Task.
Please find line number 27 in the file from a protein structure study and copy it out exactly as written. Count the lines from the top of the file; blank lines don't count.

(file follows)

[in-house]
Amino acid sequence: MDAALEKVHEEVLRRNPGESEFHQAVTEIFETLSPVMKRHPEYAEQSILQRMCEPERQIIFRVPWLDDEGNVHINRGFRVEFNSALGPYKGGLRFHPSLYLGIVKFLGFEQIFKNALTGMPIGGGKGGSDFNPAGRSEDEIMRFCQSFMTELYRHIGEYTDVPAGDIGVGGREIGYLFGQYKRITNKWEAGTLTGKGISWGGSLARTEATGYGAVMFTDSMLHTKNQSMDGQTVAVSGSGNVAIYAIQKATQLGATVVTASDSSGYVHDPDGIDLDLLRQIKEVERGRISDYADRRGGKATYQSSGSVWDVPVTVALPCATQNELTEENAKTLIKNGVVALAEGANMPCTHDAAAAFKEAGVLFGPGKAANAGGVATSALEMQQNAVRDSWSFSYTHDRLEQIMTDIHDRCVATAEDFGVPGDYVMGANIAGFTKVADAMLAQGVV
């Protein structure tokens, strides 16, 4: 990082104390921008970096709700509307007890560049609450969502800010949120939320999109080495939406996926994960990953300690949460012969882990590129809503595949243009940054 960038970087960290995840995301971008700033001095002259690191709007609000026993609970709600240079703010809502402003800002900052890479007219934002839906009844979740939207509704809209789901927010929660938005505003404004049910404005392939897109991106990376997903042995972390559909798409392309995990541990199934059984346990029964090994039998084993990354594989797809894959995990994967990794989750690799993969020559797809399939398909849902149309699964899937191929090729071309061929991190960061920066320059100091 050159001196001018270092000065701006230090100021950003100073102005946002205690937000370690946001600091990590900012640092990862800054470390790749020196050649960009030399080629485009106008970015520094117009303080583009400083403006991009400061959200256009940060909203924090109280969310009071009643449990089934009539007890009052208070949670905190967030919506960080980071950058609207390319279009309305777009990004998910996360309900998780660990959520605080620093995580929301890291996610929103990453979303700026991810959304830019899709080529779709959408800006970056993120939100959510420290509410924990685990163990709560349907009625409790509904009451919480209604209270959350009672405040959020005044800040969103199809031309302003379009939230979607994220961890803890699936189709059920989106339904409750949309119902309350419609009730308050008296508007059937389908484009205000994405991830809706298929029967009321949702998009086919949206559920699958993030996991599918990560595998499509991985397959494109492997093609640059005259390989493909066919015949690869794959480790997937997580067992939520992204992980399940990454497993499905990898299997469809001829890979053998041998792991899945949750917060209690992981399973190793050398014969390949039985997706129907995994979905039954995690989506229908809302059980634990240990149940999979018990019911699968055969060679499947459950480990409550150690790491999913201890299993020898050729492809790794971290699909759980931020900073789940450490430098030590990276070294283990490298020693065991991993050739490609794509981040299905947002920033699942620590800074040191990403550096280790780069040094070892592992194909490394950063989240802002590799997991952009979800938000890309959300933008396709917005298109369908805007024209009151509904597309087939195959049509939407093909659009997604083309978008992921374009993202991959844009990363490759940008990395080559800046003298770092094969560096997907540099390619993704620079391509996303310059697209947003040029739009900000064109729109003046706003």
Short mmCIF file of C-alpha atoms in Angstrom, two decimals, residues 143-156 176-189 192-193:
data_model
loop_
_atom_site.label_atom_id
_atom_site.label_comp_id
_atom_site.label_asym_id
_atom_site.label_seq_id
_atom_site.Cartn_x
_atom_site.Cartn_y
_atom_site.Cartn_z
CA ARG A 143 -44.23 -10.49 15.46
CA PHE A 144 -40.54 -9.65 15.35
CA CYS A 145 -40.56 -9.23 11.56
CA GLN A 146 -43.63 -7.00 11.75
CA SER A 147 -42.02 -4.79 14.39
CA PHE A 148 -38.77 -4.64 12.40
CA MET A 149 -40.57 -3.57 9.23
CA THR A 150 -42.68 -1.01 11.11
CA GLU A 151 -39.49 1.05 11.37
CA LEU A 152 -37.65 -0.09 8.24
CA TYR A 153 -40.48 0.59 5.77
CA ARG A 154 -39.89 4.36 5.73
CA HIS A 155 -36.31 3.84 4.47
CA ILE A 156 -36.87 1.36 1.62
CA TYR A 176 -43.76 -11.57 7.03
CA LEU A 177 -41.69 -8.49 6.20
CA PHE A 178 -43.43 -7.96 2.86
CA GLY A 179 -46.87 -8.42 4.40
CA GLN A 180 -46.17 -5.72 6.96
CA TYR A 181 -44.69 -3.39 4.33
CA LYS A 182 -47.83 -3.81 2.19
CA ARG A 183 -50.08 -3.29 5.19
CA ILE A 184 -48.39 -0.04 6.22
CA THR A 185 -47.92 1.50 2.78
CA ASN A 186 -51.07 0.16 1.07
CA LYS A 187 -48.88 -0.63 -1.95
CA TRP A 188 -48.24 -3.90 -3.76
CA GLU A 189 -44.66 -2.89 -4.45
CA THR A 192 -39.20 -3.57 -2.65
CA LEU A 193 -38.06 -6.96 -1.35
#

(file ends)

CA ILE A 156 -36.87 1.36 1.62